Seven of Europe's best known architectural practices are in the running to build Birmingham's new £193 million library.
A shortlist released by the city council yesterday features acclaimed award winners including Lord Foster, whose firm designed the Gherkin tower in the City of London and Beijing Airport, and Wilkinson Eyre, winners of the Stirling Prize for the Gateshead Millennium Bridge.
Council leader Mike Whitby said the scale of interest in masterminding the Centenary Square project - an amalgamation of the library with the Repertory theatre - coming on top of a clamour to design the New Street Station refurbishment meant that Birmingham was now a city of choice for architects wishing to enhance or make their reputation.
Coun Whitby (Con Harborne) added: "Seven internationally renowned architectural practices have been short-listed from more than 100 worldwide. Their reputations for designing high-profile, iconic landmark buildings are what resulted in their selection."
Also on the list are:
* Foreign Office Architects - projects include the Yokohama Port Terminal and the forthcoming BBC Music Centre.
* Hopkins Architects - designed MPs' offices Portcullis House.
* Mecanoo - responsible for National Performing Arts Centre, Taiwan.
* OMA - designed the Seoul National University Museum of Art;
* Schmidt Hammer Lassen - projects include the National Library of China.
The short-listed practices will be invited to say how they would interpret a strategic design brief for the library.
Interviews will be held with the council in June and the winner is likely to be announced in August.
Detailed design work will only take place after an appointment has been made and following consultation with library users. Asked what he thought the completed building might look like, Coun Whitby said: "Ideally, I would like something that makes a statement and encourages you to go in."
He gave the example of the ICC, which he believed would never date.
"I know that buildings grow on people if they are successfully designed. You could have a building that is loved because it functions so well," Coun Whitby added.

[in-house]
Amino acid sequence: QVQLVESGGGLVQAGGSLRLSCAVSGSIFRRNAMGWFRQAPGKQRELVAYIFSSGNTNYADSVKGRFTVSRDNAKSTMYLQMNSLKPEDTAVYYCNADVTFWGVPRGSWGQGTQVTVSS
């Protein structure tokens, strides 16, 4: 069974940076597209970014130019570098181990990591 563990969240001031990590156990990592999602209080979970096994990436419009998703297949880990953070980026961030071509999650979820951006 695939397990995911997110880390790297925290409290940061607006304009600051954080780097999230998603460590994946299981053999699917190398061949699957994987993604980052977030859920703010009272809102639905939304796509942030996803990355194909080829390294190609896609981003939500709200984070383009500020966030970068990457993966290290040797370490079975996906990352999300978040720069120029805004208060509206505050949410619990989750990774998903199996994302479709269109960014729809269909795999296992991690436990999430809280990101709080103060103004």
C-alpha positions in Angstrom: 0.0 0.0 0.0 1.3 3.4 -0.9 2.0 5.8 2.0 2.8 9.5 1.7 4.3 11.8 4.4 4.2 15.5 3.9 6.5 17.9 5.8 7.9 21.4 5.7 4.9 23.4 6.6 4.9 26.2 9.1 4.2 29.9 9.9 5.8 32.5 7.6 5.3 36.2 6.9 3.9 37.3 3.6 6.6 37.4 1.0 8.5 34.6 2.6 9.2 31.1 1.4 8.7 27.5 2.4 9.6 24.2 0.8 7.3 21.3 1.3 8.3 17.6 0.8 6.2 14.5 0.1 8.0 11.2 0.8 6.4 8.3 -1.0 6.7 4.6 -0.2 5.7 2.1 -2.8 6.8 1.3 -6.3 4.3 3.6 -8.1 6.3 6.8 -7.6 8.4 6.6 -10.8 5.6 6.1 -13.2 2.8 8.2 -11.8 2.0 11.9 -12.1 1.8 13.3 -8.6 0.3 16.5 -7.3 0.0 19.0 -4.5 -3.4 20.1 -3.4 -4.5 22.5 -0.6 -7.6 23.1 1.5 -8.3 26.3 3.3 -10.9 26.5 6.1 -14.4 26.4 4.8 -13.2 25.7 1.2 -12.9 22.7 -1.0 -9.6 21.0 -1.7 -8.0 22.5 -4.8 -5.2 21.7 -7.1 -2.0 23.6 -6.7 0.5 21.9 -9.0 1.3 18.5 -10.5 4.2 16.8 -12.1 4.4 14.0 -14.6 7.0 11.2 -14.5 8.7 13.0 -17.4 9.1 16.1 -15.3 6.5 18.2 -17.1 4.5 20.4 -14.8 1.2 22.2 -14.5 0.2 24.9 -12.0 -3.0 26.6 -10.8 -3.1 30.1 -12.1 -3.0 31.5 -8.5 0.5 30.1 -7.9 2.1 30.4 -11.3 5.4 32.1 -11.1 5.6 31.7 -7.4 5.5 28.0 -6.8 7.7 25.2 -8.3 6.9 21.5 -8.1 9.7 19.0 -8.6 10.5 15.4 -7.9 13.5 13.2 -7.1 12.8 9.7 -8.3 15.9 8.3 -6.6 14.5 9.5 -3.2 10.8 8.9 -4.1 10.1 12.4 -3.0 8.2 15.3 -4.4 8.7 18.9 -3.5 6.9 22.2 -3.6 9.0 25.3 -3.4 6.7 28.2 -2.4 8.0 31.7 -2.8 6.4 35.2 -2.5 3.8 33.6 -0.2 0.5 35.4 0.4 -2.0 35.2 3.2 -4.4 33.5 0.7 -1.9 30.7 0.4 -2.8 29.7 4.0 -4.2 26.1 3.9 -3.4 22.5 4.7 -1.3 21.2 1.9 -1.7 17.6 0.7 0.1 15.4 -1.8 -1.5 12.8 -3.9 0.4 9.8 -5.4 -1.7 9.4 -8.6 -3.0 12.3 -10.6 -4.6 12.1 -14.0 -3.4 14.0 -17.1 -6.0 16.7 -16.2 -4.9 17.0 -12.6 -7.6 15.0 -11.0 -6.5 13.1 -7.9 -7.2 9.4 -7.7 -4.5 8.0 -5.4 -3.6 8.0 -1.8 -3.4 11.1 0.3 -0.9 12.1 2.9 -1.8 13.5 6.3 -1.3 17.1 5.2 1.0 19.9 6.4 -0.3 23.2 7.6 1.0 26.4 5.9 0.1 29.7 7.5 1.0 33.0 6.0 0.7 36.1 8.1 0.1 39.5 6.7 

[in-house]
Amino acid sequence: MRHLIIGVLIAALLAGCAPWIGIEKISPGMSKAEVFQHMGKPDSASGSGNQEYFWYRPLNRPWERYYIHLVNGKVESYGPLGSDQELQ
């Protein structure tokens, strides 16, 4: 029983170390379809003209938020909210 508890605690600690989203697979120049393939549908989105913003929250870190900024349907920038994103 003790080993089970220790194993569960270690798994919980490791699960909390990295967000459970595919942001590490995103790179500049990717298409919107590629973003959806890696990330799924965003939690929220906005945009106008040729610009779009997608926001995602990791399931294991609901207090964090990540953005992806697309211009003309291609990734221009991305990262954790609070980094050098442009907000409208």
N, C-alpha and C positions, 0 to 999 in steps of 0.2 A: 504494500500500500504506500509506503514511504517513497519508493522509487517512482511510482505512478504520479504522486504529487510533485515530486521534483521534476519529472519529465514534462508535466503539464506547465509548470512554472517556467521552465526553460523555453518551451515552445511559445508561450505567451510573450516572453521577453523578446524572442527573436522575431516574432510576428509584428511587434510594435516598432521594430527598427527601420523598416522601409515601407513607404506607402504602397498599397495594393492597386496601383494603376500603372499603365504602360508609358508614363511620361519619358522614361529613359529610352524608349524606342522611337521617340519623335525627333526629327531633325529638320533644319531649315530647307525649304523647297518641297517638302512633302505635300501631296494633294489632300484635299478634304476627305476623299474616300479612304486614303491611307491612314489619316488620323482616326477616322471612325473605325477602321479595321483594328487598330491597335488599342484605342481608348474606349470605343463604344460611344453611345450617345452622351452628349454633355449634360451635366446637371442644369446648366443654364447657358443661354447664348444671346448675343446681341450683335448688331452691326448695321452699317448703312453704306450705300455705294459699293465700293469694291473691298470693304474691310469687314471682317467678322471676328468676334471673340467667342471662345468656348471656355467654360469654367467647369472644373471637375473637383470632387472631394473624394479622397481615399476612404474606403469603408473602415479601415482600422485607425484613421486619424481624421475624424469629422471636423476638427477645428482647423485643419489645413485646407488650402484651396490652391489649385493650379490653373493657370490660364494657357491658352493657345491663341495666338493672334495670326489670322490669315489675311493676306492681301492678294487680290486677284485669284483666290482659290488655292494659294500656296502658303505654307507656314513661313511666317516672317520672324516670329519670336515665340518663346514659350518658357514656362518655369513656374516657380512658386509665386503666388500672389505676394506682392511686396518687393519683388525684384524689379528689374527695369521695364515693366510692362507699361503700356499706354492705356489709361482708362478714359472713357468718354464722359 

He spoke of an ambition to have 10 of the world's best architects working on projects in Birmingham.
Well-known names already involved in the city include Eric Khune, who is behind the V Building at Arena Central, Ken Shuttleworth, designer of the Cube at the Mailbox and Glen Howells, who is responsible for renovating the Rotunda. The result of a design competition for the New Street Station refurbishment will be announced next month.
Fears that the site for the library, between Baskerville House and the Rep, will be too small were dismissed by Coun Whitby. "This will be 25 per cent larger than our current library and 10 per cent larger than any public library in Europe," he stressed.
Stuart Rogers, executive director at the Rep, said Brummies were too "self-deprecating" to be excited about the project.
"This is a fantastic testament to the scale of ambition in Birmingham today," he added. "We don't shout about what we are achieving as much as other cities in the UK do.
"I know from talking to colleagues in the arts, they are astonished that the city has committed to a £193 million scheme of this scale when all over the country cultural facilities are being shut or kept at a standstill."
Brian Gambles, assistant director of culture at the council, will head the team responsible for deciding who gets the library contract.
"I'll be looking for the design team that is hungriest and really wants to do the job," he said.